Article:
Original photo: Chris Hoare
I waited four long years to see my first shark. I was diving in Komodo National Park in Indonesia at Castle Rock, a pinnacle where the coral reef clung to the rock against swirling currents.
Without warning, a blacktip reef shark surged past me, making light of the strong current that battered me backwards. Rather than fear, I felt awe. It had chosen to emerge from the blue.
I used to be scared of many things. Lightning, spiders, injections, and even the dark. I overcame each of these fears in turn, but there was always one remaining: sharks.
When I learned to scuba dive, I realised that the diving community does not see sharks in the same way as the media. Since they can be so elusive, it’s considered a privilege to spot sharks on a dive.
Original photo: Isabel Sommerfeld
On deck, we were educated by our Divemaster about the role of sharks in the reef, how vulnerable they are to fishing practices, and the common misconception that humans are on the menu.
There are many challenges facing shark conservation, not least their poor reputation.
The chance of being attacked and killed by a shark is one in 3,748,067, yet there is almost a primal fear of sharks that means even the mention of their name conjures up the word “attack”.
1) The ripple effect of Jaws has been catastrophic for shark populations
You cannot mention sharks without Spielberg’s Jaws resurfacing. The iconic movie poster of the great white shark lurking beneath an unsuspecting swimmer tapped into an innate fear that has since become ingrained in our culture. I bet you can even hear the ominous “dun-dunnn” of the cello.
It has implanted a seed of fear into our collective psyche. We know that we are vulnerable in open water as we are not as physically adept in that environment. This fear can manifest as irrational behaviour.
I was in the pool with my sister, testing who could hold their breath underwater for the longest.
Aged nine, I had just mastered letting a stream of bubbles escape the side of my mouth so I could sink to the bottom of the pool.
As I floated down, I focused on the shimmering patterns of light on the tiles until I reached them.
Without warning, my chest began to constrict. I felt a prickling in the crooks of my limbs. I snapped my head from side to side, expecting to see the unmistakable flash of fin.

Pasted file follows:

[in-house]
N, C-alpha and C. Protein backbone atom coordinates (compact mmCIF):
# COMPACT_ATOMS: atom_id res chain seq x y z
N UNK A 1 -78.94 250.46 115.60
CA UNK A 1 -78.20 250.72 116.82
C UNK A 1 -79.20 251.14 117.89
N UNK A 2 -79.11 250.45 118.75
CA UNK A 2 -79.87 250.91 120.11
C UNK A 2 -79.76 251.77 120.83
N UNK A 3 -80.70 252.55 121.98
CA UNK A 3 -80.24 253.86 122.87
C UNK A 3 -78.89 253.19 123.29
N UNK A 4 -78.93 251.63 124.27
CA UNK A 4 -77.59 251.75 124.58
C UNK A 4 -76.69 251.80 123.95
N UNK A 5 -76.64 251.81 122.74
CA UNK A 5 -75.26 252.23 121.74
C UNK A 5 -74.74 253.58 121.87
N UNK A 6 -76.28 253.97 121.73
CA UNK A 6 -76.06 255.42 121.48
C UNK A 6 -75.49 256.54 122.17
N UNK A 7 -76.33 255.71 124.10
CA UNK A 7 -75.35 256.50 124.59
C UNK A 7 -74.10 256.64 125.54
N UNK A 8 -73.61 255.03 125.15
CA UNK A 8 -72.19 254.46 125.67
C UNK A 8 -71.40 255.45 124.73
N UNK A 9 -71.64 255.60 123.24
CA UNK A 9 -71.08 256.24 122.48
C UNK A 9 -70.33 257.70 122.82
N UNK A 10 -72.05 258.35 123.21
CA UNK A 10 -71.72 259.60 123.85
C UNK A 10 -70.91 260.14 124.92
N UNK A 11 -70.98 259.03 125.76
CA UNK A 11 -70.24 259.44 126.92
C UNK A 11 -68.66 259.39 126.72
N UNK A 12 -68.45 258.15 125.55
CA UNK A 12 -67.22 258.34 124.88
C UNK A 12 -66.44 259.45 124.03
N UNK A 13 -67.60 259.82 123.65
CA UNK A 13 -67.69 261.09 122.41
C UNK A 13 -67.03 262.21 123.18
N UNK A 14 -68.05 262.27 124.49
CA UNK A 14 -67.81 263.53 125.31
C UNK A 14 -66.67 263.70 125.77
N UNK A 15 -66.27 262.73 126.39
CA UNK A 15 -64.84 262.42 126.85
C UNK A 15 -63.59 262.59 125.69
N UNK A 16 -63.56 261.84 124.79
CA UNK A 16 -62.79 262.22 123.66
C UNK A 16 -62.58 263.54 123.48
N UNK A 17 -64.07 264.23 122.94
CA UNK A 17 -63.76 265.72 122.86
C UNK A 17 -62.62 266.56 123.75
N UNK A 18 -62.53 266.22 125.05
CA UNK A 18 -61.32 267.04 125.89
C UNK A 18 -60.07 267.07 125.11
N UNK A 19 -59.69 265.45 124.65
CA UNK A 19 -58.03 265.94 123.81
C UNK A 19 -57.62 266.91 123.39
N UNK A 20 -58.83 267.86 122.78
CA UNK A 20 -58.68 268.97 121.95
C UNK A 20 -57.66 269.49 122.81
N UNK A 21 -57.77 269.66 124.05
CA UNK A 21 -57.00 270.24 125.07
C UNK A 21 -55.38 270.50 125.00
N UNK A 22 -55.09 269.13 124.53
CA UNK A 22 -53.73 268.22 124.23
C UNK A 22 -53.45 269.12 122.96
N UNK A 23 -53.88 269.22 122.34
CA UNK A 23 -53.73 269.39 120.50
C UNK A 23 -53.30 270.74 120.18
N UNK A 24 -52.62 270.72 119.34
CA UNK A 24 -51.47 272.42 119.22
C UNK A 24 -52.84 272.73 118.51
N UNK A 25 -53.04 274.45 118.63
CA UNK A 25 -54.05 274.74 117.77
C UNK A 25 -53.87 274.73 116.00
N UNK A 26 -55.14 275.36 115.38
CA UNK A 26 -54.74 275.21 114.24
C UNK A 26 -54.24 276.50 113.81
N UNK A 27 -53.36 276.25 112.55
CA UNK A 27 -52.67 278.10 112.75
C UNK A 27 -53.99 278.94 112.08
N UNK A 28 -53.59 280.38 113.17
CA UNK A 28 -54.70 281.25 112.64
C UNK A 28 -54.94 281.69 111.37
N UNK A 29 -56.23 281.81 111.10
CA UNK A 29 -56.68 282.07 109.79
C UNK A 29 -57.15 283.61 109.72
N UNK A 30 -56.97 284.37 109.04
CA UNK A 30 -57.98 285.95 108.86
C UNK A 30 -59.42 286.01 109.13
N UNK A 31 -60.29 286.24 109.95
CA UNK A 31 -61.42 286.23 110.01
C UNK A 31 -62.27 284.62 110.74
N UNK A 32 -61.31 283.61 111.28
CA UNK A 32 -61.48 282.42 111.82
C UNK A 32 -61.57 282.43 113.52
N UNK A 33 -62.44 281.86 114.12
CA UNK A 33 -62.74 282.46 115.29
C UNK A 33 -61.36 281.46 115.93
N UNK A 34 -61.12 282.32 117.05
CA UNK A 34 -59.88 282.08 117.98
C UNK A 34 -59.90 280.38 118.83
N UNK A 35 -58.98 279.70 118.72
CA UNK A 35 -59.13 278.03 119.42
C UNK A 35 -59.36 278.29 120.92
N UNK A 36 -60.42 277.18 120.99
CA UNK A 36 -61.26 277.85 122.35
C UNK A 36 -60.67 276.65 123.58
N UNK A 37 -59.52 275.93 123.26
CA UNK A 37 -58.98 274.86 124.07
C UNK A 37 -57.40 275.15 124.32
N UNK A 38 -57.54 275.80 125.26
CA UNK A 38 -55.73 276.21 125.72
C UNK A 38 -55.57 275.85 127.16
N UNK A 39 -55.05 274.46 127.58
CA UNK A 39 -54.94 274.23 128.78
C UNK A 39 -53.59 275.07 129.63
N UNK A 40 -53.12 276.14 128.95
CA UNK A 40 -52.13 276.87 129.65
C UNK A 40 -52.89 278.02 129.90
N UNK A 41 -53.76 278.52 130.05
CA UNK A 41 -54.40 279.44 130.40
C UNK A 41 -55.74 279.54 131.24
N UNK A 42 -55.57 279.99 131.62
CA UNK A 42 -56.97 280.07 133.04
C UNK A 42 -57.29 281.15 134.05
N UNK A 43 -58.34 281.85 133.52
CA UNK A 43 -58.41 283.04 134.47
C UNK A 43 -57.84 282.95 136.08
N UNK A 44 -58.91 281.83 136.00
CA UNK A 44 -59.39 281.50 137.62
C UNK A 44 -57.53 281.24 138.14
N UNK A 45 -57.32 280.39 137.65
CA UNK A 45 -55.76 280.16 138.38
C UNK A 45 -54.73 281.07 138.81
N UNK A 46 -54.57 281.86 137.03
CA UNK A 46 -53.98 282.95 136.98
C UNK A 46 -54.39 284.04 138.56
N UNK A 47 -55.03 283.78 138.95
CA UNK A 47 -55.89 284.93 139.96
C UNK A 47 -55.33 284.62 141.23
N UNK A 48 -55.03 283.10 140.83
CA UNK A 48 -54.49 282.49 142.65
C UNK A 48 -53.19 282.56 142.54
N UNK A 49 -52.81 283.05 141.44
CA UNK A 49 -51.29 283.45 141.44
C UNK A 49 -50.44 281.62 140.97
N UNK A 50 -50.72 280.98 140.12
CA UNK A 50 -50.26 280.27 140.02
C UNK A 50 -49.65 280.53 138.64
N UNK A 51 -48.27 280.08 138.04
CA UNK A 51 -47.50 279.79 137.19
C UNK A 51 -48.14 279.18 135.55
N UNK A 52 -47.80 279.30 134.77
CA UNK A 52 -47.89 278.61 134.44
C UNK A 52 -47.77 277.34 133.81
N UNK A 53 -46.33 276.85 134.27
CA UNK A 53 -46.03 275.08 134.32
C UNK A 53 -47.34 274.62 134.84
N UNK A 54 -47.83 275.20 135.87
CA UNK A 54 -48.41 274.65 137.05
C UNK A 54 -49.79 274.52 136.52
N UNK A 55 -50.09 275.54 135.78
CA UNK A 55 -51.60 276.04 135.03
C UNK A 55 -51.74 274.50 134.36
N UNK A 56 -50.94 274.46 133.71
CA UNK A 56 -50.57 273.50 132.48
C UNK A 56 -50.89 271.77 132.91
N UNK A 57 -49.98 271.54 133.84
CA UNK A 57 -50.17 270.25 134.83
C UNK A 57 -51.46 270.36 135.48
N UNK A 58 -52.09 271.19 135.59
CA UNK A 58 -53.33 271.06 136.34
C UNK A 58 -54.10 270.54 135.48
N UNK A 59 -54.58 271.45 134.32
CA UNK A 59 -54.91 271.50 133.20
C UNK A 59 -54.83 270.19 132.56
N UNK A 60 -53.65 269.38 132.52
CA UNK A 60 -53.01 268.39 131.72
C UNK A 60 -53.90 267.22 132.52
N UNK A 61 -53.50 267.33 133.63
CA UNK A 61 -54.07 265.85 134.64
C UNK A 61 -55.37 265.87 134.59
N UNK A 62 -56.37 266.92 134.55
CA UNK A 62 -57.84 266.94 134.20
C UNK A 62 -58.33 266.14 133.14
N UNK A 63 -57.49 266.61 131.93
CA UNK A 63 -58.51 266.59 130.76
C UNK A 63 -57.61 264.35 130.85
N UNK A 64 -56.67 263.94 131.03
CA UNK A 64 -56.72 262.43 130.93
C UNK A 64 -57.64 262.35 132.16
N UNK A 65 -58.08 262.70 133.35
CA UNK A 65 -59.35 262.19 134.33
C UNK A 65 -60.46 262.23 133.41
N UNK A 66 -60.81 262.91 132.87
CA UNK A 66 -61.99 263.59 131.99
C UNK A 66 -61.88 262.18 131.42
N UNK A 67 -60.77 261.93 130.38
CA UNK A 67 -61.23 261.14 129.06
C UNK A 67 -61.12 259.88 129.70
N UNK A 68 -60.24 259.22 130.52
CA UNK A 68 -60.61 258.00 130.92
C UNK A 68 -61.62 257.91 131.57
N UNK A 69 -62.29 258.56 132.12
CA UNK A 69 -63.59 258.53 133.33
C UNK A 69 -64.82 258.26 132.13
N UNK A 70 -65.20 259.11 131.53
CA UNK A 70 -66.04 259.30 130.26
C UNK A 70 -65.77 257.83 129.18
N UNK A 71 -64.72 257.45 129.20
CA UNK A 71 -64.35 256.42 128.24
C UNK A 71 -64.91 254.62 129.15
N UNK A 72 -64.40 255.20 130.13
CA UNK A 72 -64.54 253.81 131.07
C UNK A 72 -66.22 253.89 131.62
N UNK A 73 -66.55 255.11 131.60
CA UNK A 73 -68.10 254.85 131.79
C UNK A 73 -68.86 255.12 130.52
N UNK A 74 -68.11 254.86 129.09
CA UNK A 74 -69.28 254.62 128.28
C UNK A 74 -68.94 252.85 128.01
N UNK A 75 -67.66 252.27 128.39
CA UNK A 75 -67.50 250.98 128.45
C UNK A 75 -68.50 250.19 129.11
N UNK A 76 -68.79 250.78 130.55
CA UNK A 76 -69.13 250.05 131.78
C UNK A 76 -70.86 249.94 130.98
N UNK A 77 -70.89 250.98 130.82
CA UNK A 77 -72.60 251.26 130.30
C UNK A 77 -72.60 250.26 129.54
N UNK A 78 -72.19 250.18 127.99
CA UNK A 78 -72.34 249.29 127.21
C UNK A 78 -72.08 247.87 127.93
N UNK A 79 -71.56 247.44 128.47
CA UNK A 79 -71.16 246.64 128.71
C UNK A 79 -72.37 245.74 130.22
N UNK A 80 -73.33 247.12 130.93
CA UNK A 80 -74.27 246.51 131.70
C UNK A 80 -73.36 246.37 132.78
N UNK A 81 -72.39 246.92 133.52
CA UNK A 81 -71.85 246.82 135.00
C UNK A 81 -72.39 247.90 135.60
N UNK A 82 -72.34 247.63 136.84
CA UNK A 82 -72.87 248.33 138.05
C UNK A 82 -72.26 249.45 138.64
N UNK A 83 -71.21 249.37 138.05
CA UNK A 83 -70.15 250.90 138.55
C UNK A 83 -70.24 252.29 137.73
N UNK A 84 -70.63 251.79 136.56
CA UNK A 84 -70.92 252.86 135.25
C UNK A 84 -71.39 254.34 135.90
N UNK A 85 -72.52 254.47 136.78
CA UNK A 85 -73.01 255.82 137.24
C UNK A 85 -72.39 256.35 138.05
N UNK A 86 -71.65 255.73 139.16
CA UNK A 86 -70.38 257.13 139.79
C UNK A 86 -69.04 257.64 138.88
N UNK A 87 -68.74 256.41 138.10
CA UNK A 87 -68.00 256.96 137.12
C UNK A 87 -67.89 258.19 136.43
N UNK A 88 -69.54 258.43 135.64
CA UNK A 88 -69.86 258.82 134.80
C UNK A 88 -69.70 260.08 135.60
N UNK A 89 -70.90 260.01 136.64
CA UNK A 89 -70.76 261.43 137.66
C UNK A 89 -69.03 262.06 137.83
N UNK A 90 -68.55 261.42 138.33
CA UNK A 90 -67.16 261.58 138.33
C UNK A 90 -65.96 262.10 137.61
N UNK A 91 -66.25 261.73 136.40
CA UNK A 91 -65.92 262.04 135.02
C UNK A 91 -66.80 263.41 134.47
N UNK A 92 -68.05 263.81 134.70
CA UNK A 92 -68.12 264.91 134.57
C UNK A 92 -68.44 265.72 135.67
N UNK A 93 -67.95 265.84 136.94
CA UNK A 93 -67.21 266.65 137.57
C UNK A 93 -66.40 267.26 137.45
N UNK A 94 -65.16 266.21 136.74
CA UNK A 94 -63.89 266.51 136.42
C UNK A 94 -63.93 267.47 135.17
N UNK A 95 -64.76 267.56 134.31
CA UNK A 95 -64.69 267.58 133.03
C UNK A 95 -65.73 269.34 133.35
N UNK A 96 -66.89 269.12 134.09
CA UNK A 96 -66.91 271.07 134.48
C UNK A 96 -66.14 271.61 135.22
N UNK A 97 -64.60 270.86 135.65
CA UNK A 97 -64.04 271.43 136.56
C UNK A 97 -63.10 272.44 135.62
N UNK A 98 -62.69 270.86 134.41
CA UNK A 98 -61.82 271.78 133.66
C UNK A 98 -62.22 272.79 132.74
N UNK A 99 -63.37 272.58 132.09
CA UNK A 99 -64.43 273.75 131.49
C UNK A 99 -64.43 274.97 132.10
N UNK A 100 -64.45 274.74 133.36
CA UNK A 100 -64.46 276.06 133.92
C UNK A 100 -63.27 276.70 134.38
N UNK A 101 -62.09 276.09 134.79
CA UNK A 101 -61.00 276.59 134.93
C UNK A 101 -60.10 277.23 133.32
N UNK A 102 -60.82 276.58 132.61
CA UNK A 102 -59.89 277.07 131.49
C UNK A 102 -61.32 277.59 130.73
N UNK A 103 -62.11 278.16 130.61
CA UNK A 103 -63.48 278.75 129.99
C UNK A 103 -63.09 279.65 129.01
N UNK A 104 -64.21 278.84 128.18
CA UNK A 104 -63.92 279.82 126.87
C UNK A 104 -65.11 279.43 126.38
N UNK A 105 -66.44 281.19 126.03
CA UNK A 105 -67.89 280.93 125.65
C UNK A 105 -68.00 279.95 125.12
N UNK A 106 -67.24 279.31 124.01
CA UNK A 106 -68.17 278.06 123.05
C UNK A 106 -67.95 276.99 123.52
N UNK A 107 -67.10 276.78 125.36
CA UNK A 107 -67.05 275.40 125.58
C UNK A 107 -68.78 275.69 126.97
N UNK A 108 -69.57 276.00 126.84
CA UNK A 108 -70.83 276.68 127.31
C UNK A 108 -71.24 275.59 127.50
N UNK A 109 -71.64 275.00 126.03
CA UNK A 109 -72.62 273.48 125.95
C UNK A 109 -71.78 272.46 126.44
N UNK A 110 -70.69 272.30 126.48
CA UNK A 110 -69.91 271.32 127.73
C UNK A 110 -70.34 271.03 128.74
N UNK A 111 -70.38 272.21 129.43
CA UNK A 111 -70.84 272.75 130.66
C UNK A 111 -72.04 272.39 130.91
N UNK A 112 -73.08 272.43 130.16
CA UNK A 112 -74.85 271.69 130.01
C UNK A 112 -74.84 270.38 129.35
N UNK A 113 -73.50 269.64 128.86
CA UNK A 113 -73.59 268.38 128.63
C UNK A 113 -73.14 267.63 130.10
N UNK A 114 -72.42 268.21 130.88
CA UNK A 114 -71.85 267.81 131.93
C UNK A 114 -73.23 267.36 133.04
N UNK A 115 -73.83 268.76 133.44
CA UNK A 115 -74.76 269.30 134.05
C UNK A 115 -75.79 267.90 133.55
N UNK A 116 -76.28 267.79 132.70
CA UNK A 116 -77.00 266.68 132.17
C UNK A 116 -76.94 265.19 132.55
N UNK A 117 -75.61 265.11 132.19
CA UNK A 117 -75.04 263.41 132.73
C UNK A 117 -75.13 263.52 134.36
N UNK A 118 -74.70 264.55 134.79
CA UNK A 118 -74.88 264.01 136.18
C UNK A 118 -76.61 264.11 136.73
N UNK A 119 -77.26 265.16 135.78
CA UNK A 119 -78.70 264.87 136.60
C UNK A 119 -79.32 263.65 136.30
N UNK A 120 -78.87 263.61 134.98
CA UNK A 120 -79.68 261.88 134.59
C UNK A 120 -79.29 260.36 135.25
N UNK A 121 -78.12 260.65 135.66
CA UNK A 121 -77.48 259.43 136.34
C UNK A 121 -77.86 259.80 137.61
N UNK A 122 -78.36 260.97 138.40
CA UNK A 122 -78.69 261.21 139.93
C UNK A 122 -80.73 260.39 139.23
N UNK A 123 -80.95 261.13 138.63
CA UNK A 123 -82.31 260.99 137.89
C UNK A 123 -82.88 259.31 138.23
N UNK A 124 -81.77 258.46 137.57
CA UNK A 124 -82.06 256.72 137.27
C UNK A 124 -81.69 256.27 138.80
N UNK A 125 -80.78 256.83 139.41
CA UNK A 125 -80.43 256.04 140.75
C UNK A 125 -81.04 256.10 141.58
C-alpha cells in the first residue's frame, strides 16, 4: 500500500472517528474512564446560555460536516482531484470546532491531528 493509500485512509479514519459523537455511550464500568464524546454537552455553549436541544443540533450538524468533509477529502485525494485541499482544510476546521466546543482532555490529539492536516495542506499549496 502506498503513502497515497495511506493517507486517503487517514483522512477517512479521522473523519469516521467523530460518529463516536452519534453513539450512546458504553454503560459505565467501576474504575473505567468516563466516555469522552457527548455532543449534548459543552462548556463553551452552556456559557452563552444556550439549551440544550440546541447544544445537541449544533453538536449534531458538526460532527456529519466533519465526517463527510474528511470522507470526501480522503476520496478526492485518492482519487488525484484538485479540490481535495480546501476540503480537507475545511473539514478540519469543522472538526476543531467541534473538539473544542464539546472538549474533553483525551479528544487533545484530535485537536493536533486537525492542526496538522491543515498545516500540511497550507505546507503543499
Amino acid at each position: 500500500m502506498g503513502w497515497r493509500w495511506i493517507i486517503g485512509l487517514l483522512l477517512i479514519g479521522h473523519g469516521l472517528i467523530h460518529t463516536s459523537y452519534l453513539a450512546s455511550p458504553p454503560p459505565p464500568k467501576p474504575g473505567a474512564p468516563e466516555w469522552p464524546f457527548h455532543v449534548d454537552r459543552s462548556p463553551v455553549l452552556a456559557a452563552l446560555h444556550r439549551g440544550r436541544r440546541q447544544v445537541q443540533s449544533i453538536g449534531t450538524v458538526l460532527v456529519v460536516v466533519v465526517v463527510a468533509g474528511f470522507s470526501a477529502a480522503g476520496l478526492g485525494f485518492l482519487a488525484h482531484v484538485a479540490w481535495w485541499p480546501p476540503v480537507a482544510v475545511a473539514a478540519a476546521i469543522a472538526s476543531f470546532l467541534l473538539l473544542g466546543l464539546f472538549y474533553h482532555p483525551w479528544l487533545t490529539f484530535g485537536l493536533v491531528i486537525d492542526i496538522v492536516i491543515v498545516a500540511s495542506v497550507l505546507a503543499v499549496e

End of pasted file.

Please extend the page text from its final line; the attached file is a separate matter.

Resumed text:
My mouth opened in horror and a torrent of bubbles shot to the surface. To the bemusement of my sister, I struck out wildly until I reached the safety of the steps.
Despite knowing that it was impossible for a shark to be in the pool, I could not shake the feeling I was being hunted.
But Spielberg’s portrayal of a vengeful shark that targeted humans was a misconception of shark behaviour since sharks do not intentionally attack humans as prey, but often mistake them for seals or rival predators.
The movie, released in 1975, prompted a fishing frenzy, where thousands of fishermen hit the waters to catch trophy sharks. This took a big bite out of shark populations.
Biologist Dr Julia Baum estimates that between 1986 and 2000 great white populations dropped by 79% in the Northwest Atlantic Ocean. However, other species of shark were affected too, with a 65% decline in tiger sharks and an 89% decrease in hammerhead sharks during the same period.
The movie was so damaging to shark conservation efforts that the writer, Peter Benchley, spent the rest of his life devoted to protecting the welfare of sharks.
2) The odds of a shark attack are far smaller than you think
Although Hollywood profits from the myth that sharks are the bloodthirsty sniffer dogs of the sea, in reality, you are 33 times more likely to be fatally attacked by a dog.
According to gorily fascinating statistics from the Florida Museum of Natural History, you are 11 times more likely to die from fireworks (a 1 in 340,733 chance), 761 times more likely to die in a bicycle accident (a 1 in 4,919 chance), and 60,000 times more likely to fall victim to the flu (a 1 in 63 chance).